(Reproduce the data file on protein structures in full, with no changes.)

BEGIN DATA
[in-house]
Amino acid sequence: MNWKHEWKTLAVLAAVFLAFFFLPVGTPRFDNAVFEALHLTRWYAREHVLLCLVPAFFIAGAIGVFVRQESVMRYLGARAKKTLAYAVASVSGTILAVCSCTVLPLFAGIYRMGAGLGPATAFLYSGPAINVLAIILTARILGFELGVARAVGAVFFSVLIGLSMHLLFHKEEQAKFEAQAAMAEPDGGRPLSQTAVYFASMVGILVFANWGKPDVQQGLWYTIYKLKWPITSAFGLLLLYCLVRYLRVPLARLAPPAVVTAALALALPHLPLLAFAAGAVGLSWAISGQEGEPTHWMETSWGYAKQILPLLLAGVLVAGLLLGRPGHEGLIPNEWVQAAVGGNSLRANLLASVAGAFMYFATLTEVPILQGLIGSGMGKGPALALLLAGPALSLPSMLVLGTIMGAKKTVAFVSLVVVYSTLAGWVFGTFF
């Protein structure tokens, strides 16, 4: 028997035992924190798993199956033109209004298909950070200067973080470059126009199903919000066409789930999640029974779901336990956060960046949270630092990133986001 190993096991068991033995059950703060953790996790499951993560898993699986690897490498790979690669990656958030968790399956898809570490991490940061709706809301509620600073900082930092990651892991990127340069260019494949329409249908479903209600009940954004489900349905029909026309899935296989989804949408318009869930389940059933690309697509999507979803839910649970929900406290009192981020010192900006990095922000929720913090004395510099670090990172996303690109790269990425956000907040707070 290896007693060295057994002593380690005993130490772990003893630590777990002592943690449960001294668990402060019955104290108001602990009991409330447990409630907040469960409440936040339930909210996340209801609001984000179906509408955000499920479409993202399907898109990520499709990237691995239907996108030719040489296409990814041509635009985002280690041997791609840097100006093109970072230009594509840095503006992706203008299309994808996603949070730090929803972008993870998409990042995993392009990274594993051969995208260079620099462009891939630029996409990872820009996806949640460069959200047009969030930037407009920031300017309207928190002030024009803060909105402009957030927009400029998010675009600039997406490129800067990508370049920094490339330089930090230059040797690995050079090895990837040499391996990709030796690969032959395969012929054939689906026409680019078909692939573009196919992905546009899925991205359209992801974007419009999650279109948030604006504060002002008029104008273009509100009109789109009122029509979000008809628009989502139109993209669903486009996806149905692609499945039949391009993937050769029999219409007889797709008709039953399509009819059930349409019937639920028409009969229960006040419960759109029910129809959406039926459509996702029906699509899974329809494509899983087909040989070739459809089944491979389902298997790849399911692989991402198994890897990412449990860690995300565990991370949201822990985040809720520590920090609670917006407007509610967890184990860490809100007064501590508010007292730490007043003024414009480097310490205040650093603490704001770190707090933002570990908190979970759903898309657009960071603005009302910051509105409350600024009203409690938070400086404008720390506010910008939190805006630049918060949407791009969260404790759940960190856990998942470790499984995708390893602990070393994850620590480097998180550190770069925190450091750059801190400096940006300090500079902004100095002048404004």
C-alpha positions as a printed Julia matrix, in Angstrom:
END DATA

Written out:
[in-house]
Amino acid sequence: MNWKHEWKTLAVLAAVFLAFFFLPVGTPRFDNAVFEALHLTRWYAREHVLLCLVPAFFIAGAIGVFVRQESVMRYLGARAKKTLAYAVASVSGTILAVCSCTVLPLFAGIYRMGAGLGPATAFLYSGPAINVLAIILTARILGFELGVARAVGAVFFSVLIGLSMHLLFHKEEQAKFEAQAAMAEPDGGRPLSQTAVYFASMVGILVFANWGKPDVQQGLWYTIYKLKWPITSAFGLLLLYCLVRYLRVPLARLAPPAVVTAALALALPHLPLLAFAAGAVGLSWAISGQEGEPTHWMETSWGYAKQILPLLLAGVLVAGLLLGRPGHEGLIPNEWVQAAVGGNSLRANLLASVAGAFMYFATLTEVPILQGLIGSGMGKGPALALLLAGPALSLPSMLVLGTIMGAKKTVAFVSLVVVYSTLAGWVFGTFF
């Protein structure tokens, strides 16, 4: 028997035992924190798993199956033109209004298909950070200067973080470059126009199903919000066409789930999640029974779901336990956060960046949270630092990133986001 190993096991068991033995059950703060953790996790499951993560898993699986690897490498790979690669990656958030968790399956898809570490991490940061709706809301509620600073900082930092990651892991990127340069260019494949329409249908479903209600009940954004489900349905029909026309899935296989989804949408318009869930389940059933690309697509999507979803839910649970929900406290009192981020010192900006990095922000929720913090004395510099670090990172996303690109790269990425956000907040707070 290896007693060295057994002593380690005993130490772990003893630590777990002592943690449960001294668990402060019955104290108001602990009991409330447990409630907040469960409440936040339930909210996340209801609001984000179906509408955000499920479409993202399907898109990520499709990237691995239907996108030719040489296409990814041509635009985002280690041997791609840097100006093109970072230009594509840095503006992706203008299309994808996603949070730090929803972008993870998409990042995993392009990274594993051969995208260079620099462009891939630029996409990872820009996806949640460069959200047009969030930037407009920031300017309207928190002030024009803060909105402009957030927009400029998010675009600039997406490129800067990508370049920094490339330089930090230059040797690995050079090895990837040499391996990709030796690969032959395969012929054939689906026409680019078909692939573009196919992905546009899925991205359209992801974007419009999650279109948030604006504060002002008029104008273009509100009109789109009122029509979000008809628009989502139109993209669903486009996806149905692609499945039949391009993937050769029999219409007889797709008709039953399509009819059930349409019937639920028409009969229960006040419960759109029910129809959406039926459509996702029906699509899974329809494509899983087909040989070739459809089944491979389902298997790849399911692989991402198994890897990412449990860690995300565990991370949201822990985040809720520590920090609670917006407007509610967890184990860490809100007064501590508010007292730490007043003024414009480097310490205040650093603490704001770190707090933002570990908190979970759903898309657009960071603005009302910051509105409350600024009203409690938070400086404008720390506010910008939190805006630049918060949407791009969260404790759940960190856990998942470790499984995708390893602990070393994850620590480097998180550190770069925190450091750059801190400096940006300090500079902004100095002048404004």
C-alpha positions as a printed Julia matrix, in Angstrom: